Originally published August 31, 2011 at 8:53 PM | Page modified September 1, 2011 at 2:33 PM

A soldier's exit strategy for dog adopted in Afghanistan

A nonprofit group is working to bring soldiers' adopted pets home from combat areas overseas.

Chicago Tribune

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CHICAGO — There is much about his deployment in Afghanistan that Army Sgt. Tim Johannsen can't discuss, including where he's stationed and why a tank specialist such as him is serving in a mountainous region where tanks can't operate.

But those secrecy requirements didn't stop Johannsen from talking about his adopted dog — a loyal mutt named Leonidas, who whines outside Johannsen's hooch while he's gone.

The dog brings a touch of normalcy to an otherwise challenging environment, the soldier says.

"You'll come back and you're walking up to the chow hall, and he comes over, eyes big, happy as all get-out to see you," Johannsen said recently from Afghanistan, where he has been stationed since early this year. "You forget about the stuff that's going on over here."

When his tour ends in 2012, Johannsen wants to bring Leonidas — Leo for short — home to his wife, Kaydee, in Downers Grove, Ill.

That kind of commitment by a serviceman to an animal is increasingly common, said Anna Maria Cannan, of the nonprofit Puppy Rescue Mission (, a Colorado-based group that raises money to bring soldiers' dogs back from Afghanistan.

So far, about 130 adopted dogs have been sent stateside, she said.

"Soldiers from all across the U.S. are finding these lovely companions they don't want to leave behind," Cannan said. "To leave them there, left to die, is hard."

The dogs can be therapeutic in helping soldiers readjust to civilian life, said Cannan, who started the program after her husband brought a dog home from a deployment in Afghanistan.

Although soldiers officially aren't allowed to adopt pets while serving overseas, strict enforcement of that order isn't always a priority, especially in a war zone, said a spokesman for U.S. Central Command in Tampa, Fla.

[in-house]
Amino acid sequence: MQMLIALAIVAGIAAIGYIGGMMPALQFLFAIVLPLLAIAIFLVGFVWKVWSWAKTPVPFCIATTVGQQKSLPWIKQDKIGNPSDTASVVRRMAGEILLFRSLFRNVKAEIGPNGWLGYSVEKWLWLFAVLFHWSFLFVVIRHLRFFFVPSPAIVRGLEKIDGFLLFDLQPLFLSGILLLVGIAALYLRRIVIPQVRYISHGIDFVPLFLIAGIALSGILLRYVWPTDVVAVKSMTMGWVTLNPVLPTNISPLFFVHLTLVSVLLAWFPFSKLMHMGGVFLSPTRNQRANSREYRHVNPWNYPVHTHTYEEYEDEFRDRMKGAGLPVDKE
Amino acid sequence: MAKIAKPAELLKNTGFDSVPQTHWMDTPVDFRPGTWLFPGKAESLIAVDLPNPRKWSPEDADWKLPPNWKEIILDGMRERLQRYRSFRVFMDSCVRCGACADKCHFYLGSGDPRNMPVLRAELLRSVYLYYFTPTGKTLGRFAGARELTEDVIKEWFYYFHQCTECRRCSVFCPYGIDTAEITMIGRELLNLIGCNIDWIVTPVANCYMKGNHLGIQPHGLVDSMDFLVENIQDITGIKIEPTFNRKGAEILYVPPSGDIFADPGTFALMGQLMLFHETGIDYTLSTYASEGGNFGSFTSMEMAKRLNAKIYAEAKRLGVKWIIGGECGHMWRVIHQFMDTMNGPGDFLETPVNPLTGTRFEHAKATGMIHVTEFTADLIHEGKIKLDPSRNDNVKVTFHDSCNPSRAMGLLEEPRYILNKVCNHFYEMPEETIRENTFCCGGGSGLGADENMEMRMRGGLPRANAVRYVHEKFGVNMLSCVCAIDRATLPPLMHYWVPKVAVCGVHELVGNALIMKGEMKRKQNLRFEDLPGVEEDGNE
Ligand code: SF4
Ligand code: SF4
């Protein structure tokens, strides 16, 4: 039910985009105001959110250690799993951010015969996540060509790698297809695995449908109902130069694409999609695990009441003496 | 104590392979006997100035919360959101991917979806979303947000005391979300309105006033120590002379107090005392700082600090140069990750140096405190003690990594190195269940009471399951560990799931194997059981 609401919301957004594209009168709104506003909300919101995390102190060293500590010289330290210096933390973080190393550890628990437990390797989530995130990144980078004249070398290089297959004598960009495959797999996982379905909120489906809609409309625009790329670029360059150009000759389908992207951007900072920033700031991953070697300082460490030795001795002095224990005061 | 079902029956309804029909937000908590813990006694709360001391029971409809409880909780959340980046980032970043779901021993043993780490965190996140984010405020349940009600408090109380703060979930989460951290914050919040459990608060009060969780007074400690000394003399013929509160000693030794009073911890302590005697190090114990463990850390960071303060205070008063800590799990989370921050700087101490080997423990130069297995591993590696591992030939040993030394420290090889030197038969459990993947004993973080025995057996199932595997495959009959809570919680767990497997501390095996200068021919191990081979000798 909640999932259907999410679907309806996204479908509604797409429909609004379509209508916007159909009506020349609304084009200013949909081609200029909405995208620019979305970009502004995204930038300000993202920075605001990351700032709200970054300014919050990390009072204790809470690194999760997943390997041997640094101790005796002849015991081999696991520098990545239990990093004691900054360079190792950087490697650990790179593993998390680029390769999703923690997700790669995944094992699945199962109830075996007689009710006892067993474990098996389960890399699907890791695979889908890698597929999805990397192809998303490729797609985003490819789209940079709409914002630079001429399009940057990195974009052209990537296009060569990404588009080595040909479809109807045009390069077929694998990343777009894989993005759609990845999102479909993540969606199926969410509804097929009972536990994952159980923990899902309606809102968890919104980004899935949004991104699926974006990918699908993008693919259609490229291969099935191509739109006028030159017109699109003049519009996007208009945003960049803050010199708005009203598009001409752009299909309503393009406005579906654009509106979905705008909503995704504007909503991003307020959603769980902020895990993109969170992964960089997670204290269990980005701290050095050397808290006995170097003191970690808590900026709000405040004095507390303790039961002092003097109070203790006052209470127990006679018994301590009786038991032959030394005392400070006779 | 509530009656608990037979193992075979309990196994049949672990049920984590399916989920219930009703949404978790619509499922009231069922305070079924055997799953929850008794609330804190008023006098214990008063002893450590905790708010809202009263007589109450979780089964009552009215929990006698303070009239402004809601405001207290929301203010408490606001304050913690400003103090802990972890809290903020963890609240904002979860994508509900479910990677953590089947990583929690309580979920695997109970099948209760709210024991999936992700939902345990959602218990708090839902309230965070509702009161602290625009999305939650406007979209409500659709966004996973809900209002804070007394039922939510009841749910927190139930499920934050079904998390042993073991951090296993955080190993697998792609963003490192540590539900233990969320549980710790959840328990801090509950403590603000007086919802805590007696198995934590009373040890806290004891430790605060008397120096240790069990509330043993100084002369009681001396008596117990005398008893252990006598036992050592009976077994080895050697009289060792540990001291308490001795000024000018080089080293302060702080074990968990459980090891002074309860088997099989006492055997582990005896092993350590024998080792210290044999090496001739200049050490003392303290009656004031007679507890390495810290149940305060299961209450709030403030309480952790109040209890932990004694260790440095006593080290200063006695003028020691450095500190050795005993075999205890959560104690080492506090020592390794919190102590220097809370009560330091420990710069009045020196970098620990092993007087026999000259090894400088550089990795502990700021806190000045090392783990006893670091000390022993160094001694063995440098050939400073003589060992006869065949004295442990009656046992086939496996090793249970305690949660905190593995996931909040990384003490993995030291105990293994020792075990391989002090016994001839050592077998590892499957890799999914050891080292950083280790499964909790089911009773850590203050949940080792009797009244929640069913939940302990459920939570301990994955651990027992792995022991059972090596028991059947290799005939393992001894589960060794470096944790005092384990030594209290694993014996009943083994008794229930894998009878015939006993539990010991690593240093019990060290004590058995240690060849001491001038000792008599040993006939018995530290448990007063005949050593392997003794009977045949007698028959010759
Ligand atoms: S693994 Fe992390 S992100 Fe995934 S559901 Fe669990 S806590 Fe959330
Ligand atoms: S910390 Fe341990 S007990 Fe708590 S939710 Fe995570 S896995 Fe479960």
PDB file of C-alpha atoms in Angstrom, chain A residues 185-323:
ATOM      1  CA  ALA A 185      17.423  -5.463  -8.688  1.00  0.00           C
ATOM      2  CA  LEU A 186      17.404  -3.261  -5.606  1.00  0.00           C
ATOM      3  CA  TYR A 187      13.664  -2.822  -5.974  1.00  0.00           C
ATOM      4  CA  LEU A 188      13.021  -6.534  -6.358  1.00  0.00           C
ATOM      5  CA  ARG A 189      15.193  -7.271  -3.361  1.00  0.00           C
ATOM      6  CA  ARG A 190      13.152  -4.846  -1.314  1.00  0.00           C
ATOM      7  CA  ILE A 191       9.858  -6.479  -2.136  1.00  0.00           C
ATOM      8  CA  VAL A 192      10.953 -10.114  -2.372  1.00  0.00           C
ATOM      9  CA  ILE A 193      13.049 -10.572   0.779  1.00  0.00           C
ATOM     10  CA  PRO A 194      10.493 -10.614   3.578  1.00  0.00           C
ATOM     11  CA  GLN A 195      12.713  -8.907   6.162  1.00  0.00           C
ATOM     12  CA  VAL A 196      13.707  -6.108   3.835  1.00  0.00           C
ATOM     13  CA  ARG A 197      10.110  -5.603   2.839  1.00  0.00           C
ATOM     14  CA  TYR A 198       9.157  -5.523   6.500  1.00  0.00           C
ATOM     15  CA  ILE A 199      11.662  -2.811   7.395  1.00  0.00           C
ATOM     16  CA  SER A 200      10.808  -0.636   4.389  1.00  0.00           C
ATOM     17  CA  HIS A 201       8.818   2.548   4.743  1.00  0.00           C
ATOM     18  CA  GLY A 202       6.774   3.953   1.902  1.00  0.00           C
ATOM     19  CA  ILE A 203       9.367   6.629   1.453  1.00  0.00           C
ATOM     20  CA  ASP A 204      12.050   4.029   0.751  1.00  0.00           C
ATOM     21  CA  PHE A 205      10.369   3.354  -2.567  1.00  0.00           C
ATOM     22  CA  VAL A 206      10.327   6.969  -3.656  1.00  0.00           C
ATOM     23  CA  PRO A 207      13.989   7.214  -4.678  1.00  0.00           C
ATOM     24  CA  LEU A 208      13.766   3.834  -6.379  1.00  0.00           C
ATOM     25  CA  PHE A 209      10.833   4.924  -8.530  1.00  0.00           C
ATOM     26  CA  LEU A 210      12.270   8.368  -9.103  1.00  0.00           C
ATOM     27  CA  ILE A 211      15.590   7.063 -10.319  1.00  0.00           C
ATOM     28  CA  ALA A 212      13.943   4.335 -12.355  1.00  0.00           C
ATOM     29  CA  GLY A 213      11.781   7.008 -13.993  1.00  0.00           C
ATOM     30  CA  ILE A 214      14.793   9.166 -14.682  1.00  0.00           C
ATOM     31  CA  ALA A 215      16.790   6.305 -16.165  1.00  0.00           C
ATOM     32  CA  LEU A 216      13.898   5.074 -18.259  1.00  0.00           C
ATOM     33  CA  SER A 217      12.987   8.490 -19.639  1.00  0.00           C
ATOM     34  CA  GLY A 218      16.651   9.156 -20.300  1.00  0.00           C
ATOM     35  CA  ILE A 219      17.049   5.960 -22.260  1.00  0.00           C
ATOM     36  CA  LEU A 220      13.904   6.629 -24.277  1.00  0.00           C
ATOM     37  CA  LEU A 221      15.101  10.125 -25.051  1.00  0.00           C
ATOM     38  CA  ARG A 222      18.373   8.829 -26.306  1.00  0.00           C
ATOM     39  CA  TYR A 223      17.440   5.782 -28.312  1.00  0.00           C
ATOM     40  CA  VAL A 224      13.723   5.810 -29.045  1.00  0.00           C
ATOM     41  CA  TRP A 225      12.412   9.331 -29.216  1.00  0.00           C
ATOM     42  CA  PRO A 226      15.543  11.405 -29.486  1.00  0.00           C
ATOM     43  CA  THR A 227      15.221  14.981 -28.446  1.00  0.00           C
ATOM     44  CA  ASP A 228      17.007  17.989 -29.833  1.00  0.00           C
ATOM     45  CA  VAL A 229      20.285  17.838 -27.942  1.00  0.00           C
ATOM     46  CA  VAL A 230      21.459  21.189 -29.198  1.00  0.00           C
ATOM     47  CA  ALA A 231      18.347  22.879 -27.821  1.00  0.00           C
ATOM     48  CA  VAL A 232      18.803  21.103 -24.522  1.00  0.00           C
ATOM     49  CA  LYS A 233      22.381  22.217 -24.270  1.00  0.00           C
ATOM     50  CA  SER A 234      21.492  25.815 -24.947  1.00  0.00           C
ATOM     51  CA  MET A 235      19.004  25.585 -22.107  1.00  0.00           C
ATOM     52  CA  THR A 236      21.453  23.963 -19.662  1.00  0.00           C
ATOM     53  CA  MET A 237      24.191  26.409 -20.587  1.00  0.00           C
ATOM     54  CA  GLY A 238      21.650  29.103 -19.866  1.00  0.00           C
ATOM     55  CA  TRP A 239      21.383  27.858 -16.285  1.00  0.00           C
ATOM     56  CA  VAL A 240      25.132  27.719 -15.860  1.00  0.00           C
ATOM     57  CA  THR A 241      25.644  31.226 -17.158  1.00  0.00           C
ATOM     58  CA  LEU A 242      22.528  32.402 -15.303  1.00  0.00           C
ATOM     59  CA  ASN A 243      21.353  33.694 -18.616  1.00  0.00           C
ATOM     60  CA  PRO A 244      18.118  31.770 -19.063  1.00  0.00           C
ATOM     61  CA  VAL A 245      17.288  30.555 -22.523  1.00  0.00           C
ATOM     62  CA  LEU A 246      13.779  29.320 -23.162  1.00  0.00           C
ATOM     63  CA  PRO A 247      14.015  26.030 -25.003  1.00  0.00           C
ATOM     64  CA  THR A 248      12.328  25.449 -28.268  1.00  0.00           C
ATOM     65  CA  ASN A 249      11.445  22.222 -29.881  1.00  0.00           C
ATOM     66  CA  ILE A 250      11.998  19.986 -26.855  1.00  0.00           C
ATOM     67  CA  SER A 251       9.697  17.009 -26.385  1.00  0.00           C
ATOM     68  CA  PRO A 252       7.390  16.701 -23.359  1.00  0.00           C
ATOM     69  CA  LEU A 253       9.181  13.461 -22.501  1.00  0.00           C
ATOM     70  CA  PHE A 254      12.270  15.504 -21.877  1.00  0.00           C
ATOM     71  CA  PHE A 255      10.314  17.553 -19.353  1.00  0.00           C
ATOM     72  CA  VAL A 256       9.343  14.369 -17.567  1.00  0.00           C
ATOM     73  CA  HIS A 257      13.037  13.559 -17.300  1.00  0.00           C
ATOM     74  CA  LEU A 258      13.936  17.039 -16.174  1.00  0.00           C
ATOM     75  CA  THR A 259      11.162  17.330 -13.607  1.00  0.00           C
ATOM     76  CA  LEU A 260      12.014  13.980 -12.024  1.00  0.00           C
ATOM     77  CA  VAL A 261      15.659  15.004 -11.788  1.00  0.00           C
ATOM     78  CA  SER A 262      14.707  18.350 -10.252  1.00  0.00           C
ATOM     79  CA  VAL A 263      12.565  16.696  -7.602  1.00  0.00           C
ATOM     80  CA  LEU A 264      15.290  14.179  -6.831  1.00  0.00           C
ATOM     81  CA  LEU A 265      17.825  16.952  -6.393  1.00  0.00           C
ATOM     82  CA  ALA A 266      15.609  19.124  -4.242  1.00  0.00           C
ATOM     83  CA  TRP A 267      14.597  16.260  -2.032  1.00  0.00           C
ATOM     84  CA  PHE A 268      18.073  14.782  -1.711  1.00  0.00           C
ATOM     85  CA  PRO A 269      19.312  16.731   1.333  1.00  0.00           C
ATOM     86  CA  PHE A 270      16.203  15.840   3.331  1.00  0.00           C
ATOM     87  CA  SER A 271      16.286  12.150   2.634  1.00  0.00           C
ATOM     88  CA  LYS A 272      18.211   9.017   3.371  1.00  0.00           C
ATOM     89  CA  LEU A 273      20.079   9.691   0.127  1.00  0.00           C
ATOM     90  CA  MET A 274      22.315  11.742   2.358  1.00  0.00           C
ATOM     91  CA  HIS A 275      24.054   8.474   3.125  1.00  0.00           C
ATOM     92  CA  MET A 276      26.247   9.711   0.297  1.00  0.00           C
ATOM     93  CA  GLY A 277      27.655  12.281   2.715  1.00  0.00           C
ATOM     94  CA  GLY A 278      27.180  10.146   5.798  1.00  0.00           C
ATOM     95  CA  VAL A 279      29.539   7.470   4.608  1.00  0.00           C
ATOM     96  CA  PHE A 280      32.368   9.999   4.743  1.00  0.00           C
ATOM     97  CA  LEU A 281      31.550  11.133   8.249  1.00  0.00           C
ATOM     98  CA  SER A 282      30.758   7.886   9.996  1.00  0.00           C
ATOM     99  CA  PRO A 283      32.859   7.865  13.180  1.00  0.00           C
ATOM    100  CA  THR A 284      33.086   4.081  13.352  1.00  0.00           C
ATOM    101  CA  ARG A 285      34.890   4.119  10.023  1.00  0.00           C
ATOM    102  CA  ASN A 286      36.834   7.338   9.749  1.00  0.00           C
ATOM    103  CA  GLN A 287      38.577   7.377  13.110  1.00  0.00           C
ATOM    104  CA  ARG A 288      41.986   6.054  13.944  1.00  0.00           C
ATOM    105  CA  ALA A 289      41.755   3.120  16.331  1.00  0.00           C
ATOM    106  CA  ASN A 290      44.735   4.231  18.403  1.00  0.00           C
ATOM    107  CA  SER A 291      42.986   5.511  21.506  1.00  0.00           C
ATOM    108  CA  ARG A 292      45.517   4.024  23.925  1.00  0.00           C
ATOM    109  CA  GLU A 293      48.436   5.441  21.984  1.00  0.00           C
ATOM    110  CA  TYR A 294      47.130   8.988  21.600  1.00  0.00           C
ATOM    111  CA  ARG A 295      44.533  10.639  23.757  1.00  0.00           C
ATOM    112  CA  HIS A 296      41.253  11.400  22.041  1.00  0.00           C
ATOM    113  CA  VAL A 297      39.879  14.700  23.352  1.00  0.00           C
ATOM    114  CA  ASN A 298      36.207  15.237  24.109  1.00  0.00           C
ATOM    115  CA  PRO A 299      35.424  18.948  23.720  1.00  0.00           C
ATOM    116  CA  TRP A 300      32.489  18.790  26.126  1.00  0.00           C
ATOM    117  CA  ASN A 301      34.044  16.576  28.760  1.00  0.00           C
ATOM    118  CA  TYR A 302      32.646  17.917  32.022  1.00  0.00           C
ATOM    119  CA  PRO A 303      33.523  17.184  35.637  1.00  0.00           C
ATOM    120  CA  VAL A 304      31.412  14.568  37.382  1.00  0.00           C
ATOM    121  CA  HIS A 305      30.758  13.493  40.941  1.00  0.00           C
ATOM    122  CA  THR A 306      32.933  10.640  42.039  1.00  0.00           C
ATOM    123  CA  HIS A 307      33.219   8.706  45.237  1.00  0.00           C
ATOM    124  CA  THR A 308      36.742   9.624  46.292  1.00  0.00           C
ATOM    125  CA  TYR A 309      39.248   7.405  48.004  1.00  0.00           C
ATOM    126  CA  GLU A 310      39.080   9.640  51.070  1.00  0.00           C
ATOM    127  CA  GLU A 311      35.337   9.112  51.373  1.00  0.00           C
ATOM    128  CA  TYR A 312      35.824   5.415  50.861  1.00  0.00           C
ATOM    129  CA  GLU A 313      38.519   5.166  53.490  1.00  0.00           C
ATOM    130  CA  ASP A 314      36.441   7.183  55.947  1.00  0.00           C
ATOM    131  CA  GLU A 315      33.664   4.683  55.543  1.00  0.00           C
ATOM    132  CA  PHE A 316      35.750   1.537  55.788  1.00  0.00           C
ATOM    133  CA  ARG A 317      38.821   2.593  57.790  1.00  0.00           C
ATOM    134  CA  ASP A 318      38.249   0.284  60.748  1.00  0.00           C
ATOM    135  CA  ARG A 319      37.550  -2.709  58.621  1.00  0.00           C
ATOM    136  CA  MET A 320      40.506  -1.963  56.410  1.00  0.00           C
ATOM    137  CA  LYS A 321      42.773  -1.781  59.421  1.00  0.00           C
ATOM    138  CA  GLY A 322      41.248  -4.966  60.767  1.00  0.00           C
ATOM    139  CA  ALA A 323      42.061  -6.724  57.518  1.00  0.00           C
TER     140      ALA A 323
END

Those loosely enforced rules leave troops on their own if they want to bring an adopted animal home.

And that can be a long journey, Cannan said.

First a dog has to be transported by courier from a soldier's outpost to a shelter in a departure city, where it's vaccinated and quarantined to ensure it doesn't harbor disease.

It can take time to arrange a flight home because the nonprofit is limited to shipping two to four dogs a week, Cannan said. A backlog of 20 animals is waiting to go to the states, she said.

There also are fundraising hurdles. The Puppy Rescue Mission pays $3,500 per dog for kenneling, vaccination and the air flight, Cannan said.

The soldiers have to raise the money to pay the local couriers — many of whom are forced to drive the dogs hundreds of miles through often dangerous country. This can cost as much as $800 — a financial challenge for many military families, Cannan said.

Johannsen and his wife are working to solve that problem, he said, and have set up a website ( to accept donations.

"I have to find a way to get (Leo) to Kabul without locals or the Taliban finding out," Johannsen said. "I know I can give him a better home back there than he can ever get here."

A few months into his deployment, Johannsen saw a group of dogs ganging up on a puppy who wandered into camp looking for food.

"Average hoodlums," he said, describing the pack.